A bread-baking class at the House of Bread (HOB) in SLO provided me the joy of making a soulful loaf of bread and, equally important, enlightened the class about the health aspects of the loaf meant for sharing at the table. If you love bread and pastries as I do, just walk into HOB and delectable aromas wafting up your nose are sure to set off pangs of hunger. My mouth watered over the wonderful smells: yeast bread stuffed with apples, apricots, and vanilla; giant cinnamon rolls chockablock with raisins, walnuts, and cinnamon, covered with a frosty glaze; and the lumpy monkey-bread loaves weaved together with a bright raspberry puree.
- PHOTO BY STEVE E. MILLER
- WHOLESOME AND HEALTHY : House of Breads owner Sheila McCann guides her students through the process of creating delicious and satisfying loaves.
HOB owner Sheila McCann offers an array of classes that include: baking basics, hard-crusted breads, sourdoughs, whole grains, and flatbreads. I attended the whole-grain-breads class, which is the only type of bread I’ve purchased for a decade. Students Holly Kelley, Lou Walters, Cindy Frauenheim, Corinna Korff, Ginna Baldiviez, and I introduced ourselves, then McCann led us over to her commercial-sized Hobart mixer filled with dough her bakers made. We watched the 30-pound dough hook easily cut into the dough, making short work of kneading it. When we all responded that we had small mixers at home, McCann quipped: “After kneading by hand today, you’ll appreciate it more when you’re making bread at home.” At various points she stopped the giant mixer to hand everyone a hunk of the dough to get to know its textural feel as it came together. “Baking bread is very difficult for people because you can’t always follow the recipe exactly,” she explained. “The amount of flour or water you add depends on the weather. If it’s humid you need less water, and when it’s very dry more water must be added.”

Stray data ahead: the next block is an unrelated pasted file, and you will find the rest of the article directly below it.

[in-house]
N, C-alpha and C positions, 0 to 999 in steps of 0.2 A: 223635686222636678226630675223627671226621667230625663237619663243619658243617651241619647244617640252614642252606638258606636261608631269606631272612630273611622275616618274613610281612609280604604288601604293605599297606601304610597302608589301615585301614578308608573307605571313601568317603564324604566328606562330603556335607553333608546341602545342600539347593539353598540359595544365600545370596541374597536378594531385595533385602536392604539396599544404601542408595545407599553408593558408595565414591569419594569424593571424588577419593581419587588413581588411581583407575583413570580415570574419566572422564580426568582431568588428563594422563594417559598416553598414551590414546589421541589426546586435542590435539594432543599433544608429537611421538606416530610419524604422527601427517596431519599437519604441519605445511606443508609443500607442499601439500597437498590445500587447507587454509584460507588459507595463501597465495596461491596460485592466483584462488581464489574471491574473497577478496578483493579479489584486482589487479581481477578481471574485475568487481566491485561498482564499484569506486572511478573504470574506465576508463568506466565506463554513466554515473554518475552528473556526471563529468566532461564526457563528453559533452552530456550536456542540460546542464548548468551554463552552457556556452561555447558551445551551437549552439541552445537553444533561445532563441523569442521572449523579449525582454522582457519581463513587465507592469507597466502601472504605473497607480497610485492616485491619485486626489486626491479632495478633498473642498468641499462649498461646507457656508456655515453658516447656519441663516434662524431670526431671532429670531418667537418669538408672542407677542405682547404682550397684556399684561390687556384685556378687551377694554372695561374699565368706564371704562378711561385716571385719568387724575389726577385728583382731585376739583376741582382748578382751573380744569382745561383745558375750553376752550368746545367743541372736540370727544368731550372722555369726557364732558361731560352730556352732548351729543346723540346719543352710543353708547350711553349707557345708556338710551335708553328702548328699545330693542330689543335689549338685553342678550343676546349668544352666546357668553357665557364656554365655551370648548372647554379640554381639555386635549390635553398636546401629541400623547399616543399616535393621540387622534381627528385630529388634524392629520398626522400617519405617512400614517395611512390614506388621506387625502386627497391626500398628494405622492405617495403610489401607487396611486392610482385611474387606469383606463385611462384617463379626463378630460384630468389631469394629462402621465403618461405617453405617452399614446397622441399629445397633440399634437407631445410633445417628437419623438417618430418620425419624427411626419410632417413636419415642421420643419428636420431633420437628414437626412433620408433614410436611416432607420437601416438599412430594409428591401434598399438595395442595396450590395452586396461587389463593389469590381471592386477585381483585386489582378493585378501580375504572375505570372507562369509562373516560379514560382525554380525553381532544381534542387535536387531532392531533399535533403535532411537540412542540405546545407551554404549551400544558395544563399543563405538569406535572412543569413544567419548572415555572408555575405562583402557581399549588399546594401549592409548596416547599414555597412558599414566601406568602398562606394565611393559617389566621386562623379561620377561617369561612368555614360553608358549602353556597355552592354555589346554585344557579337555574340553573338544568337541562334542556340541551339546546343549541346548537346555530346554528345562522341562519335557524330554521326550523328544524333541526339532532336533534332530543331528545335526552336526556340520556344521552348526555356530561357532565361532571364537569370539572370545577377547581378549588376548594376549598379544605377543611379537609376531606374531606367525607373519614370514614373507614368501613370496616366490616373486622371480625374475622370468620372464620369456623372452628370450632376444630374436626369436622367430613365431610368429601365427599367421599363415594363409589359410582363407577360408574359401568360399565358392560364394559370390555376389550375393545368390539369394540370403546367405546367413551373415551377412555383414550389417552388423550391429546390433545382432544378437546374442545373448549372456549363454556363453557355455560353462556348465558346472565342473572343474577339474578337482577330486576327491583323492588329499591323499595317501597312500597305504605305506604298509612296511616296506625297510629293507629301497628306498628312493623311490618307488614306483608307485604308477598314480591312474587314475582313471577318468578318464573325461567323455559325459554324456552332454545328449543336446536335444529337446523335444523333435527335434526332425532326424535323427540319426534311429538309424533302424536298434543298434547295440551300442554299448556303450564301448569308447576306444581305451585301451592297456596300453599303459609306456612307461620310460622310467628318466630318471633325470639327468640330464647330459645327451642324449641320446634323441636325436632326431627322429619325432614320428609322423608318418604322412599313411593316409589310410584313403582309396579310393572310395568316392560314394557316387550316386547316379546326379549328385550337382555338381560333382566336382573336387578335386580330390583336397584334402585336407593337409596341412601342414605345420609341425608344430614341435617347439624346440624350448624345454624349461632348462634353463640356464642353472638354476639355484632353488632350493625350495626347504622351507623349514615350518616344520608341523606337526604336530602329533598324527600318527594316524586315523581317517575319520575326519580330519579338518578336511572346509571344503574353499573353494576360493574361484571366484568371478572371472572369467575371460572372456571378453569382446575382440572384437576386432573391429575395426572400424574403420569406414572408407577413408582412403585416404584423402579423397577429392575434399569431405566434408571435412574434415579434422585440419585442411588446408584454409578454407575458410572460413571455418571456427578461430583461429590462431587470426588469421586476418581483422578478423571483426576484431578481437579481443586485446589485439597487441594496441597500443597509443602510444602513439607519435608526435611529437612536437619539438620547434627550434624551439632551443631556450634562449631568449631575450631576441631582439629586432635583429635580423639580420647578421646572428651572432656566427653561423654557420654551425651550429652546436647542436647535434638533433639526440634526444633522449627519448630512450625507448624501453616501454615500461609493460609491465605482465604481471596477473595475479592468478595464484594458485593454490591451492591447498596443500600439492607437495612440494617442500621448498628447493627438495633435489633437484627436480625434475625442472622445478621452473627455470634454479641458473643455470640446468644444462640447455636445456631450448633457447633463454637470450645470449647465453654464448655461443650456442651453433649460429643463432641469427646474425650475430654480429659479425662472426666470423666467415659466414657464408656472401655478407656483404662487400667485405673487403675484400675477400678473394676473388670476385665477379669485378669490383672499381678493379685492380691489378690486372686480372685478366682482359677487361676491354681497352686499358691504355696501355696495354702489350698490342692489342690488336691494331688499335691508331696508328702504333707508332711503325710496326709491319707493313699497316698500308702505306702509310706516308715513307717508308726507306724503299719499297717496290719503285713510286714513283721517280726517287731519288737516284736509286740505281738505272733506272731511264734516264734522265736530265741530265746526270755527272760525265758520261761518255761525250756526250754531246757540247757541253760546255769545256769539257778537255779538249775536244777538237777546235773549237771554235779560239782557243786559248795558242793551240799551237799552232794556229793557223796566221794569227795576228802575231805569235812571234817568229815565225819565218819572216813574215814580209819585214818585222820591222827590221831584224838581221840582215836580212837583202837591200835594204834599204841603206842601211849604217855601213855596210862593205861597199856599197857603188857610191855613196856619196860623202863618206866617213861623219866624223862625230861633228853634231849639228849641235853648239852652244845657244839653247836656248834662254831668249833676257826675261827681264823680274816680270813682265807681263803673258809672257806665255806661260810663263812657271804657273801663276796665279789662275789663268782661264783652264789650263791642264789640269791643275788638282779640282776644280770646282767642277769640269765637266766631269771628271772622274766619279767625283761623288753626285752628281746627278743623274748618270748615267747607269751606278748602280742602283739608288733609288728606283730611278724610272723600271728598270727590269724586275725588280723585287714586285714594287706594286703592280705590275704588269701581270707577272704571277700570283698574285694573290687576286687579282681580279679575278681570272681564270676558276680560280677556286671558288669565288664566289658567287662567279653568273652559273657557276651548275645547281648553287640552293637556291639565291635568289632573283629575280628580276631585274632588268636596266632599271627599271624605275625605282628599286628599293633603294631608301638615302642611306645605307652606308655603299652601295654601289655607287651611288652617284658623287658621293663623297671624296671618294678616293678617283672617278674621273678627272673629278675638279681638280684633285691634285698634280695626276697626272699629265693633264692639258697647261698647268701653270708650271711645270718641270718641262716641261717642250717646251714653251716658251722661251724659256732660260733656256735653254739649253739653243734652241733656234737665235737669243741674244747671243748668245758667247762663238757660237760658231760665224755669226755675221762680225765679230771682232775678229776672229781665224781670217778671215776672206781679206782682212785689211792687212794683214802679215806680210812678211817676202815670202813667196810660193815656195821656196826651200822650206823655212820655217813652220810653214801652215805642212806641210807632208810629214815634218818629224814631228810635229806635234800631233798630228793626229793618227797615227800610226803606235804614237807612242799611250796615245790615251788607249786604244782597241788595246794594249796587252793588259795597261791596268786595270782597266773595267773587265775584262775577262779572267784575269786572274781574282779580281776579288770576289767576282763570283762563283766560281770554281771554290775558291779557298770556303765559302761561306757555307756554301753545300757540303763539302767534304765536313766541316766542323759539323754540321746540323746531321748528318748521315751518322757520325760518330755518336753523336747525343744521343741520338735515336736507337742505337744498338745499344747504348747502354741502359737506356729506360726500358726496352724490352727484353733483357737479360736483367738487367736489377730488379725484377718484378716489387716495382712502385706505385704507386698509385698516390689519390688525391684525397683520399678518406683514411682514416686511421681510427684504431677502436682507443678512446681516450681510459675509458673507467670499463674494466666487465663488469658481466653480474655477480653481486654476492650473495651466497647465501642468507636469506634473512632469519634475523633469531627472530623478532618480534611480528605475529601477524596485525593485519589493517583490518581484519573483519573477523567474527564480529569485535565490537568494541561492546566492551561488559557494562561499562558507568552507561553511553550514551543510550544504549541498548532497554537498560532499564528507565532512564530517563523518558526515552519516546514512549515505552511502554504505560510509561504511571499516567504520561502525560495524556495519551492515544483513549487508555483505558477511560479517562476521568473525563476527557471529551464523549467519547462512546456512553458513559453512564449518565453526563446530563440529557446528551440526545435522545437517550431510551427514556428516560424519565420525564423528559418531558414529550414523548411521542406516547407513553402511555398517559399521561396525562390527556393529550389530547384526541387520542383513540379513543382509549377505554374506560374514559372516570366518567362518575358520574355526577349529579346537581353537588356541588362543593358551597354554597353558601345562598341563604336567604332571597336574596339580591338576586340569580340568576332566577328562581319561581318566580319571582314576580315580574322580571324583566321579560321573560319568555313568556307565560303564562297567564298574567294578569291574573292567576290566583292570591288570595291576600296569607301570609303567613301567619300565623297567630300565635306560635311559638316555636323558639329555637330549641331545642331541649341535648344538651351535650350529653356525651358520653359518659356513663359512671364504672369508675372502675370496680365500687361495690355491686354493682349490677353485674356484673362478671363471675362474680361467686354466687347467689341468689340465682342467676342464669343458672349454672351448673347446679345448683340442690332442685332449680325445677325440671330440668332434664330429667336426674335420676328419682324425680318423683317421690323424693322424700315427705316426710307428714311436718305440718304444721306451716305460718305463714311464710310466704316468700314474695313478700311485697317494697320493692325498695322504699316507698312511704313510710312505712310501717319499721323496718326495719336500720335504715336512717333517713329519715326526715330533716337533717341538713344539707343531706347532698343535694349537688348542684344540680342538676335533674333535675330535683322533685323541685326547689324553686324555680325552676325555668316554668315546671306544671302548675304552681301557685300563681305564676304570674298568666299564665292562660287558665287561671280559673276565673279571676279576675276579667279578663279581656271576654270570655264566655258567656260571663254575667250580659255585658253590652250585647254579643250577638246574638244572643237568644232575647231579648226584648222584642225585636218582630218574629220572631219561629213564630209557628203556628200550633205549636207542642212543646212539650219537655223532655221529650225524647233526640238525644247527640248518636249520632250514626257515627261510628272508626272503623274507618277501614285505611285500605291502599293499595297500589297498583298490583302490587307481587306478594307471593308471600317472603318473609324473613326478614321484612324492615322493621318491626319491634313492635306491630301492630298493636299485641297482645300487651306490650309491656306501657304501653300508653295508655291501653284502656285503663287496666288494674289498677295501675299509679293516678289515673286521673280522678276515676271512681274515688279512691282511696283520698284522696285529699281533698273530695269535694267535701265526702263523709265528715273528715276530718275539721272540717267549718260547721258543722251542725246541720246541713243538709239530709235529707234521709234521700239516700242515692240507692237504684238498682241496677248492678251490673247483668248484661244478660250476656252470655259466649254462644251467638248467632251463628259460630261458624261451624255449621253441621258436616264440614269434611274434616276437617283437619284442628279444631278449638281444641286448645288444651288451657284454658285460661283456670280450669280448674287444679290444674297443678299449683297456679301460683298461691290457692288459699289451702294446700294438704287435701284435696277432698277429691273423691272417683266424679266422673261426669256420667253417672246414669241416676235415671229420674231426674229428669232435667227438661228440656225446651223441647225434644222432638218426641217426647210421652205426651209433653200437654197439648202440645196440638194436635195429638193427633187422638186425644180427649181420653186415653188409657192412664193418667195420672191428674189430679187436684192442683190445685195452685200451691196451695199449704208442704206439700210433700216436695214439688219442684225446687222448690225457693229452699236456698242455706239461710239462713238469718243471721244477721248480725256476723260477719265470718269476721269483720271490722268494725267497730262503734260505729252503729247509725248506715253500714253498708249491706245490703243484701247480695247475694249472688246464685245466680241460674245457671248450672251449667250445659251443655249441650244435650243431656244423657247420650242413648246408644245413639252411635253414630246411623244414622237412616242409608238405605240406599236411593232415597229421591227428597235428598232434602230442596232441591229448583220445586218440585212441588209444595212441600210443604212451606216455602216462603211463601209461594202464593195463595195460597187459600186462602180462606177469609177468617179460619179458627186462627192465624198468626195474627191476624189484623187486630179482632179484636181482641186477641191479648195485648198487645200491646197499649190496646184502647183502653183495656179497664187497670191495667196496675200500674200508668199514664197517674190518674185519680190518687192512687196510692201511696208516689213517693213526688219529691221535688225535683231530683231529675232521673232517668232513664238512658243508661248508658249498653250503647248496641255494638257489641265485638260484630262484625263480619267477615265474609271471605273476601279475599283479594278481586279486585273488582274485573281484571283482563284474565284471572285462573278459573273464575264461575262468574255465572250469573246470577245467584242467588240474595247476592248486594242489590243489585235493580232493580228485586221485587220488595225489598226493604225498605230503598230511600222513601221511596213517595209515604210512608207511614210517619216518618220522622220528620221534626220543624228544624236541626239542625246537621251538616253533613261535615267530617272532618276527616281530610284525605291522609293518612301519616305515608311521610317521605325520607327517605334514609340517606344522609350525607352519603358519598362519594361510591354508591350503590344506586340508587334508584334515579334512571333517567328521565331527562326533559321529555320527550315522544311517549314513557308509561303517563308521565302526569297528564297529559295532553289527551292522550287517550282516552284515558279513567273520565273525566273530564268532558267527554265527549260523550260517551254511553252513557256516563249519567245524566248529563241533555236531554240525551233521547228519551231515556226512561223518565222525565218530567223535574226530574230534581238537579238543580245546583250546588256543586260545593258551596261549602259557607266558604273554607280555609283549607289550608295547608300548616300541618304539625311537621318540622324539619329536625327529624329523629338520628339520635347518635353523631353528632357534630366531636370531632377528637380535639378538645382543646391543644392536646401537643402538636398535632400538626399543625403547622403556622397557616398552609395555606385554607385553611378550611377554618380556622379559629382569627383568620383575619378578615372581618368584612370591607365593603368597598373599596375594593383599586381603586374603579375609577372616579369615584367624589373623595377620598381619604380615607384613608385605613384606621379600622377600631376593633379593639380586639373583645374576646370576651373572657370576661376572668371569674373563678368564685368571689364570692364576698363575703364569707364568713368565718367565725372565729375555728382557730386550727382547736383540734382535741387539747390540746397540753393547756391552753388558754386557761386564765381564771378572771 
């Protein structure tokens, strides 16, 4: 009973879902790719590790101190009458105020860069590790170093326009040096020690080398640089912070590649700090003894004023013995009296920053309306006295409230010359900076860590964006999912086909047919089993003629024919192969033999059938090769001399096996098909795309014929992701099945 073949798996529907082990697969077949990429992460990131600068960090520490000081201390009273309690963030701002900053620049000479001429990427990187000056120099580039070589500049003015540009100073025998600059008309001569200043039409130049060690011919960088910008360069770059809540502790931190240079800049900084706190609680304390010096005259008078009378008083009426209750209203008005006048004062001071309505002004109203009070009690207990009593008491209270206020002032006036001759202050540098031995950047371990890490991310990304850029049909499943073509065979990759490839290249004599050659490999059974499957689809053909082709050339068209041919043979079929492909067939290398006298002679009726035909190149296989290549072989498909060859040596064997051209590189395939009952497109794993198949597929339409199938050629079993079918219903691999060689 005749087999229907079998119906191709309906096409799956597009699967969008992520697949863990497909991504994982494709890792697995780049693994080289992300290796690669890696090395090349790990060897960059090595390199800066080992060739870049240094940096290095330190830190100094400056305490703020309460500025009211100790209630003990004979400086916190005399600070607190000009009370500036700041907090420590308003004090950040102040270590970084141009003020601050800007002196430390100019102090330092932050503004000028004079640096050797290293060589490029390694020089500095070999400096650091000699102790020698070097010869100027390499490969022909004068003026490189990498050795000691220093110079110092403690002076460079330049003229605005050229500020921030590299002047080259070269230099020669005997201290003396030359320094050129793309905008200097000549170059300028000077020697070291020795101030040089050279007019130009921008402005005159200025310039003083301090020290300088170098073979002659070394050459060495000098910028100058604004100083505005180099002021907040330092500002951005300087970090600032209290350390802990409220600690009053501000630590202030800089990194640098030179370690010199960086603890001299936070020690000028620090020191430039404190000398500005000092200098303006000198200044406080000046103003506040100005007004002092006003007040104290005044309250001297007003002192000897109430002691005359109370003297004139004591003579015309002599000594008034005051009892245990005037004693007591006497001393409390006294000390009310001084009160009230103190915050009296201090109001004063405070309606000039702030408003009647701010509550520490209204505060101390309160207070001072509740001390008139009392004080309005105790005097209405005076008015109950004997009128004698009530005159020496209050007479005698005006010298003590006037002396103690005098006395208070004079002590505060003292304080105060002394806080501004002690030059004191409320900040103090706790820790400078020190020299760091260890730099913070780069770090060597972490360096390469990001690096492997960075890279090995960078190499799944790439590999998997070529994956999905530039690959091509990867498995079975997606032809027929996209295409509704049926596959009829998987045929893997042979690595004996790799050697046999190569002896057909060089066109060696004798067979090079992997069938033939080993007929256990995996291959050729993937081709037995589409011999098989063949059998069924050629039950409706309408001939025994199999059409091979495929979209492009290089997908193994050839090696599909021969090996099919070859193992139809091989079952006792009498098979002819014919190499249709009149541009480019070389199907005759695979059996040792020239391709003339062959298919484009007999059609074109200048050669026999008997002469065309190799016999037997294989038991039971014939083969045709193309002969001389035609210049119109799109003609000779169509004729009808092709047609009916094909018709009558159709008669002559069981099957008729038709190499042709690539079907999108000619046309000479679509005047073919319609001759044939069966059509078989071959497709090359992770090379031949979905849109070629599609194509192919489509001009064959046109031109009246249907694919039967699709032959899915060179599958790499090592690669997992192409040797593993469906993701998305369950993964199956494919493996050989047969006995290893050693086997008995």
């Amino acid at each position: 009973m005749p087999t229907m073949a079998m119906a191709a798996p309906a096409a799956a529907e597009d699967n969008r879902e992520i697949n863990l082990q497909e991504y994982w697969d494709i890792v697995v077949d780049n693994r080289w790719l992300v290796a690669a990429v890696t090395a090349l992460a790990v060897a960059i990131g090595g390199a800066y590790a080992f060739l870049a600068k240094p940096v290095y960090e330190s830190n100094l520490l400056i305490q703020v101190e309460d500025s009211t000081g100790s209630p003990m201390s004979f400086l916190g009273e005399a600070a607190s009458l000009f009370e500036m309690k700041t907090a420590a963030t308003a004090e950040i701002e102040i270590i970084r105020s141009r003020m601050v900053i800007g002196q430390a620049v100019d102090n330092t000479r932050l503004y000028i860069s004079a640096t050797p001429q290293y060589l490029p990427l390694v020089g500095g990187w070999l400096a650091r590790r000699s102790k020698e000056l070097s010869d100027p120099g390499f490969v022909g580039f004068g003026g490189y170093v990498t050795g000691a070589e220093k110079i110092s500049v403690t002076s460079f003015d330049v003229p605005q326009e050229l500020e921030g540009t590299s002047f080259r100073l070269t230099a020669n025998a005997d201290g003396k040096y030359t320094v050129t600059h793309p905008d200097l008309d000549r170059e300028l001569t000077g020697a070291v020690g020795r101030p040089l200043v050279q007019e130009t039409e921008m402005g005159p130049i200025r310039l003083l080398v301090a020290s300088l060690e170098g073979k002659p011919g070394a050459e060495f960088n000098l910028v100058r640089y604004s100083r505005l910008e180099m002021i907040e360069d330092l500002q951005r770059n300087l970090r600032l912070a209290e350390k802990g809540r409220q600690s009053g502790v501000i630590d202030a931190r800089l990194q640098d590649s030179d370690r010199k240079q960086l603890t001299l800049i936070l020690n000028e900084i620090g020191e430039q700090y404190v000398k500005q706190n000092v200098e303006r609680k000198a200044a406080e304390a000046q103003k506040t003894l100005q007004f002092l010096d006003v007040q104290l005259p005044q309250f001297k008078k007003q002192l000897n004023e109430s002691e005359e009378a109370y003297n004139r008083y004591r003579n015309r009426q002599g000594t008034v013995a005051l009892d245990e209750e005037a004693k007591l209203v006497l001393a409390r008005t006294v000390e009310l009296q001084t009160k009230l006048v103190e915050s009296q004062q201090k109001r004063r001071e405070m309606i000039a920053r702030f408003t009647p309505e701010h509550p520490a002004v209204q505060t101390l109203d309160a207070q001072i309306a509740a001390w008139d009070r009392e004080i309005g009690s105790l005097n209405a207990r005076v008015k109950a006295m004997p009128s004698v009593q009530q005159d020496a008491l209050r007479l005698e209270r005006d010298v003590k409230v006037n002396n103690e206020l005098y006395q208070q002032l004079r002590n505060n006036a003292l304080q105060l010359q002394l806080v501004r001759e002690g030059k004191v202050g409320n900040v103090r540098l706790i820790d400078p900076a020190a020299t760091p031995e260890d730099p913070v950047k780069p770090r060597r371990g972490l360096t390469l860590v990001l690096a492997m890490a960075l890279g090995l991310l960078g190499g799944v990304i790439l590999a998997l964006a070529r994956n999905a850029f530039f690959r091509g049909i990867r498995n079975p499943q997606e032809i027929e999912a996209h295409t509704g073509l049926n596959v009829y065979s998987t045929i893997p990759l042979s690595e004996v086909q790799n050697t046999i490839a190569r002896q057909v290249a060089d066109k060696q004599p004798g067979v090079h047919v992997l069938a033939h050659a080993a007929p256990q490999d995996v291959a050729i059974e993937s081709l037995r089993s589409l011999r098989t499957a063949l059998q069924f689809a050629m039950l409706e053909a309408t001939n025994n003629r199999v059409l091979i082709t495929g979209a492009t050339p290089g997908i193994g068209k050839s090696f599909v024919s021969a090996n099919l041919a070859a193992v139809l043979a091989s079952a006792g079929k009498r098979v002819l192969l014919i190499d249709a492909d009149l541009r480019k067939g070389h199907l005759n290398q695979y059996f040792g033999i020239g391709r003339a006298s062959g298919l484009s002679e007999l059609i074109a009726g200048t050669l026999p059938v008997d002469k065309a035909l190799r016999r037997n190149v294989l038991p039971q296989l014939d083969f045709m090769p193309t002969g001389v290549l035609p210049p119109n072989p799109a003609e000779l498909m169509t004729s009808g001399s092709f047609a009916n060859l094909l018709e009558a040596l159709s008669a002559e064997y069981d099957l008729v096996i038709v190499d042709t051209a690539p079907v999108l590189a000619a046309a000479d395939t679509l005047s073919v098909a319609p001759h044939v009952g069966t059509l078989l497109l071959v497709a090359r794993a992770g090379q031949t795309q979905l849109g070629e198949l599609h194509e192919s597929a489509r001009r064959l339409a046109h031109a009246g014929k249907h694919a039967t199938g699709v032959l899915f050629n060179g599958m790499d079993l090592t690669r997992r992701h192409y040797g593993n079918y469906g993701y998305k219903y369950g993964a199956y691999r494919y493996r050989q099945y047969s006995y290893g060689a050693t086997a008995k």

Each student made the HOB honey wholewheat recipe, which begins with a sponge. Once mixed we left it to rise while we worked with the first dough she started us on, making decadent cinnamon rolls, and monkey bread tossed with cinnamon chips, brown sugar, and oats. While those breads were baking we worked on our own doughs, following suggestions from McCann on additions. Corinna, a part-time employee there, chose dried apples and walnuts to stuff her bread. Holly, who started by saying she loves making bread for friends and family, made monkey bread, as did I. Once our breads were baking McCann tested us, and we were awarded a bag of her wonderful whole wheat flour to take home.
During baking discussion we learned that commercial bakeries use milled flours that reach temperatures of over 450 degrees, which destroys the natural flavors and nutrients within the wheat berry. HOB’s flour is stone ground, a low- heat process that preserves the flavors and nutrients. That’s why she uses the motto: “Where good taste comes naturally.” Another point McCann made was about honey. She prefers it to sugar because it’s a natural preservative, enhances flavor, and it offers some nutrients, unlike sugar.
- FIND IT HERE: House of Bread 299 Marsh St. SLO, 542-0255 Houseofbread.com